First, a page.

Type: Lesson Plan

Use Those Tools!:

In this lesson, students will explore with scientific tools often used by scientists to provide them experience with the tools they will be using throughout the year on labs and investigations. They will compare the methods, observations, and results made by different groups using multiple tools and seek reasons to explain the differences across groups. The students will keep records that describe observations made, carefully distinguishing actual observations from ideas and inferences about the observations.

Type: Lesson Plan

Problem-Solving Task

Rising Waters:

Students correlate the weight and water displacement of various balls. They then apply their understanding to an additional situation. The task assesses students' abilities to make simple observations, collect data, make generalized inferences from their observations, and apply their understanding to an additional situation.

This task is designed to take students approximately 45 minutes to complete.

Type: Problem-Solving Task

Teaching Ideas

Ball Bounce Experiment:

Students investigate different balls' abilities to bounce and represent the data they collect graphically.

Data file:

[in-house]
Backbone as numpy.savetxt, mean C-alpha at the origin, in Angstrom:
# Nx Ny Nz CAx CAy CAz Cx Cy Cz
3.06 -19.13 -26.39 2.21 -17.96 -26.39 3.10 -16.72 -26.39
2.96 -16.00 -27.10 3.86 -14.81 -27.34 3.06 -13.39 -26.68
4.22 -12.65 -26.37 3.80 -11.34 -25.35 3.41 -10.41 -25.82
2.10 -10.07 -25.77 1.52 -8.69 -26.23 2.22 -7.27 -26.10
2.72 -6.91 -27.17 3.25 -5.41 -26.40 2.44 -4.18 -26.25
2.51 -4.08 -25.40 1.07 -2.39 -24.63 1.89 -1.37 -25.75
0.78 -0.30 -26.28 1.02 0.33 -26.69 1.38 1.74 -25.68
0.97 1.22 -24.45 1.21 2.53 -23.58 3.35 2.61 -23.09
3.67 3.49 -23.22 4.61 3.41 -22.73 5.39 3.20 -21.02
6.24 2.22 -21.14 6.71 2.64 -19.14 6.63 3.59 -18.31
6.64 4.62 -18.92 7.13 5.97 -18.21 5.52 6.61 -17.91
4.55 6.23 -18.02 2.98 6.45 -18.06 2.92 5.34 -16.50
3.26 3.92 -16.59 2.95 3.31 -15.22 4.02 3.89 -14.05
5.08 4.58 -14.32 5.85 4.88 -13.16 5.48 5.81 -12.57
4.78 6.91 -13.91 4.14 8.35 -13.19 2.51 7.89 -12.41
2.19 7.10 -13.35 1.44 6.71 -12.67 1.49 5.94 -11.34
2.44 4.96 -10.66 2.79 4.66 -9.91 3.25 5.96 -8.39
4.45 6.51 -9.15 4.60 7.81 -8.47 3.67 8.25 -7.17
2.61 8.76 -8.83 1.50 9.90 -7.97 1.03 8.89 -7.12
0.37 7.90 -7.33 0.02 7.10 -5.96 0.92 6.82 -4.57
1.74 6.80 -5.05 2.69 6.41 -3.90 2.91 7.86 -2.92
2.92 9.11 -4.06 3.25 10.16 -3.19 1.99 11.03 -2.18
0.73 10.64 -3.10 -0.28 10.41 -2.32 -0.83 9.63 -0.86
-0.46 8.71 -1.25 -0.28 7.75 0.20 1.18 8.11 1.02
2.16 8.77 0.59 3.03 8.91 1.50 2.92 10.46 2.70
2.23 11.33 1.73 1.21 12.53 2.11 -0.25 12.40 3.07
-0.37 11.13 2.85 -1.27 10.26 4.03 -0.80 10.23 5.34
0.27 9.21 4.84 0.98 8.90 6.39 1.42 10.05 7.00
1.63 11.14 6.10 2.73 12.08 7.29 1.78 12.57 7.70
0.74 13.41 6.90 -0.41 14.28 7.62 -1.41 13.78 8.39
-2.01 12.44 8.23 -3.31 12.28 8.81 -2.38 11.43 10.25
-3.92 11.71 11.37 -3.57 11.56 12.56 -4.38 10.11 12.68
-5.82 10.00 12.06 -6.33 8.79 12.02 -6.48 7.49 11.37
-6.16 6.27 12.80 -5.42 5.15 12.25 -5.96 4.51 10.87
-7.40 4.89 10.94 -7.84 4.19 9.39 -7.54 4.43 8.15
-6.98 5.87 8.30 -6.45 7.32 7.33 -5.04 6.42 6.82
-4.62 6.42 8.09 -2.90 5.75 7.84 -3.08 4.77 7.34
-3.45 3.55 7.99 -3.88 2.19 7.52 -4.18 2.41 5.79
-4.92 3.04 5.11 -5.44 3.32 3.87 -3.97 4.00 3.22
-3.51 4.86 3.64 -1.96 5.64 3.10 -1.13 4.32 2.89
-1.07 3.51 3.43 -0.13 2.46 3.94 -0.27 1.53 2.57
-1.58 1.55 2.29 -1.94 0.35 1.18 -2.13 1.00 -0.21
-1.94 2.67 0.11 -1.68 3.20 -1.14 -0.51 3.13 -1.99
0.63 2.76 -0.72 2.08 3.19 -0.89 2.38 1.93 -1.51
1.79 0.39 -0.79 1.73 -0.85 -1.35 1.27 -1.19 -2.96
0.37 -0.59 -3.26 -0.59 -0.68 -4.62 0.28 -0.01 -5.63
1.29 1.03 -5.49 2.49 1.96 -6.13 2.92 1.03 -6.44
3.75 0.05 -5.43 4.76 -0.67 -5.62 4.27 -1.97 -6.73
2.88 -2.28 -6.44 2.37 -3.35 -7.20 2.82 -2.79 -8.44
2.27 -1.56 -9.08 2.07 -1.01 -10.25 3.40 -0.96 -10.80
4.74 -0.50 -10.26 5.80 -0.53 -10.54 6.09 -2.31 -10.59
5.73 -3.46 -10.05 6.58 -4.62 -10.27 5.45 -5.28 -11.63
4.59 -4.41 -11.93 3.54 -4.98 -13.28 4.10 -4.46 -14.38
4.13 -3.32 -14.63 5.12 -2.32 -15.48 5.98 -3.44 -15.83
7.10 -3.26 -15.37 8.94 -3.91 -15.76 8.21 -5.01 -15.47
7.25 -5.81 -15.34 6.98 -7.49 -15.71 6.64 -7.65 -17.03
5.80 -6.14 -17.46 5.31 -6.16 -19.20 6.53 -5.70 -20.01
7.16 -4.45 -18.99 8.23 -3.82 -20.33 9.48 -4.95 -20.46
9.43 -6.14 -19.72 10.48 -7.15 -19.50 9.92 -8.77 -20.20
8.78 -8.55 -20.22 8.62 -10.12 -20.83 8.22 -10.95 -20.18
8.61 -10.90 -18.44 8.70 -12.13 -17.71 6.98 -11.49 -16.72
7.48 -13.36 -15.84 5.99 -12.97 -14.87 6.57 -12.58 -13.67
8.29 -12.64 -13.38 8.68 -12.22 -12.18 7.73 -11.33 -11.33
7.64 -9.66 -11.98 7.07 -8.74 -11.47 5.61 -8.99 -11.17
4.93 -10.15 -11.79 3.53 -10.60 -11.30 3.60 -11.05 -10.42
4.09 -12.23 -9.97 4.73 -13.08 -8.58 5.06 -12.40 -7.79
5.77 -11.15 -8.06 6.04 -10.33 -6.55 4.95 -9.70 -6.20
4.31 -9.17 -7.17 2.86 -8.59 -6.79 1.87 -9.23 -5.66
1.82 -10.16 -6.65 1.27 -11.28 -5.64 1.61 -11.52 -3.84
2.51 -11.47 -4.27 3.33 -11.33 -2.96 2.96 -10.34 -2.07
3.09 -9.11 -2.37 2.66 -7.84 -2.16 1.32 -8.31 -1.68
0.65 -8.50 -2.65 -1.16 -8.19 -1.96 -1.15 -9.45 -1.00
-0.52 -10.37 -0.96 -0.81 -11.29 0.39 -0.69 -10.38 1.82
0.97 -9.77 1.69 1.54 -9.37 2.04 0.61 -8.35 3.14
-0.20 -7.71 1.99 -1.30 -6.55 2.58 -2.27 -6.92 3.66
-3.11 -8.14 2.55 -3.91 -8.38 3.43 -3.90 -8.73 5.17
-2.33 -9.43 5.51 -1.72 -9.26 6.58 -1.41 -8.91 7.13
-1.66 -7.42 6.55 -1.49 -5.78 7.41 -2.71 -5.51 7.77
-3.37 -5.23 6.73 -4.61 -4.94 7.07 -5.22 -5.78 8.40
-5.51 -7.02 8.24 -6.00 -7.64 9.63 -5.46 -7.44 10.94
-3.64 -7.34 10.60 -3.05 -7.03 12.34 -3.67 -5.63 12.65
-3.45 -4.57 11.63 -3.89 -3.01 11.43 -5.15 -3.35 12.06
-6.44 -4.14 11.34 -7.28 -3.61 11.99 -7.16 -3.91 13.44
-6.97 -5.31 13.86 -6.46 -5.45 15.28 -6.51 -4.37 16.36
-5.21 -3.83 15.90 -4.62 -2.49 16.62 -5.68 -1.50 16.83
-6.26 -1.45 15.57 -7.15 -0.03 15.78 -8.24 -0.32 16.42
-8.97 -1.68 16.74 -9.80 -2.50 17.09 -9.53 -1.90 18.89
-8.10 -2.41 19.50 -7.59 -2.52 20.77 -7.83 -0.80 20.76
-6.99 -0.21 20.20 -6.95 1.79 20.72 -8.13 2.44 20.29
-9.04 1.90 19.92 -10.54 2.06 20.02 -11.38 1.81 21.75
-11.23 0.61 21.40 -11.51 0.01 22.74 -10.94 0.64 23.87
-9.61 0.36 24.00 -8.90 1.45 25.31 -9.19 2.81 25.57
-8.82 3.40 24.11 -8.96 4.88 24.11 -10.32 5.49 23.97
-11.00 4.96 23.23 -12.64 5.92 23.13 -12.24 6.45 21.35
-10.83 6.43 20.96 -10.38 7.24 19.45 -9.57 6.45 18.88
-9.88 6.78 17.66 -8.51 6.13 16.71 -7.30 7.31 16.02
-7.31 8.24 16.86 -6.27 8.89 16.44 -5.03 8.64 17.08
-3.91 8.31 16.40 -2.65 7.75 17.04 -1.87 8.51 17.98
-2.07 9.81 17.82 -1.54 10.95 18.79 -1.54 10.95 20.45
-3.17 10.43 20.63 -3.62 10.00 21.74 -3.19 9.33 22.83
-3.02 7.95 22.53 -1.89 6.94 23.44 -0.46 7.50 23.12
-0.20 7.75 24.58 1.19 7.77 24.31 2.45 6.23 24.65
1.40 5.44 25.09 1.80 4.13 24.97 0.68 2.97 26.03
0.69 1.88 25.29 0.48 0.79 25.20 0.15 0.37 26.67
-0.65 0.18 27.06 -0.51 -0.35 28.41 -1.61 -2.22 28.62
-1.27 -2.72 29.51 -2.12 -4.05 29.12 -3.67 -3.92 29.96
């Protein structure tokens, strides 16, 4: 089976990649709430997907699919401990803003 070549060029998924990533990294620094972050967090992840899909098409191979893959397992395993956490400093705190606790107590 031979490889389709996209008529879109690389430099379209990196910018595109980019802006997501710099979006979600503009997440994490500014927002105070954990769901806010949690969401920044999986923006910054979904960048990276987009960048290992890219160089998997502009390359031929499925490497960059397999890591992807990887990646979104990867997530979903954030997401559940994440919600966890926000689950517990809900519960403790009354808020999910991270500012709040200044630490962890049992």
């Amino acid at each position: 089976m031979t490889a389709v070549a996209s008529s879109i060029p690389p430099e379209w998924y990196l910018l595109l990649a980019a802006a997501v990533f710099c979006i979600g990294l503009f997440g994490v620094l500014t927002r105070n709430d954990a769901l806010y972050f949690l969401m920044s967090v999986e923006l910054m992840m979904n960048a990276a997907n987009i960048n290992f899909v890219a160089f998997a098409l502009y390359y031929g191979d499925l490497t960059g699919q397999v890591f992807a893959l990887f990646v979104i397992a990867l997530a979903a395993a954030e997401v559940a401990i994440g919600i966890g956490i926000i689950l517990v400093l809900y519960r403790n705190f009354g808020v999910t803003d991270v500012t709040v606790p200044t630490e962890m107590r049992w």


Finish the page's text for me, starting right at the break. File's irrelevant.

Type: Teaching Idea

Biomusic:

Students have an opportunity to identify a variety of sounds in the environment, discuss the sounds using appropriate terminology and identify whether they are a product of human production or the natural environment.

Type: Teaching Idea

Compost Growth Challenge-A SeaWorld Classroom Activity:

Students will compare and contrast the growth rate of plants grown in different soils.

Type: Teaching Idea

Exploring A Decomposition Community:

In this classroom lab setting, students will construct Decomposition Columns from two-liter plastic bottles. Students will gather organic material and observe activity in the column. Students will record observations and construction steps in their science notebook.

Type: Teaching Idea

Heat Transfer:

Students will explore how different colors absorb or reflect heat using a black can of water, a white can of water, and a plain can of water.

Type: Teaching Idea

Investigating Magnetic Force Fields: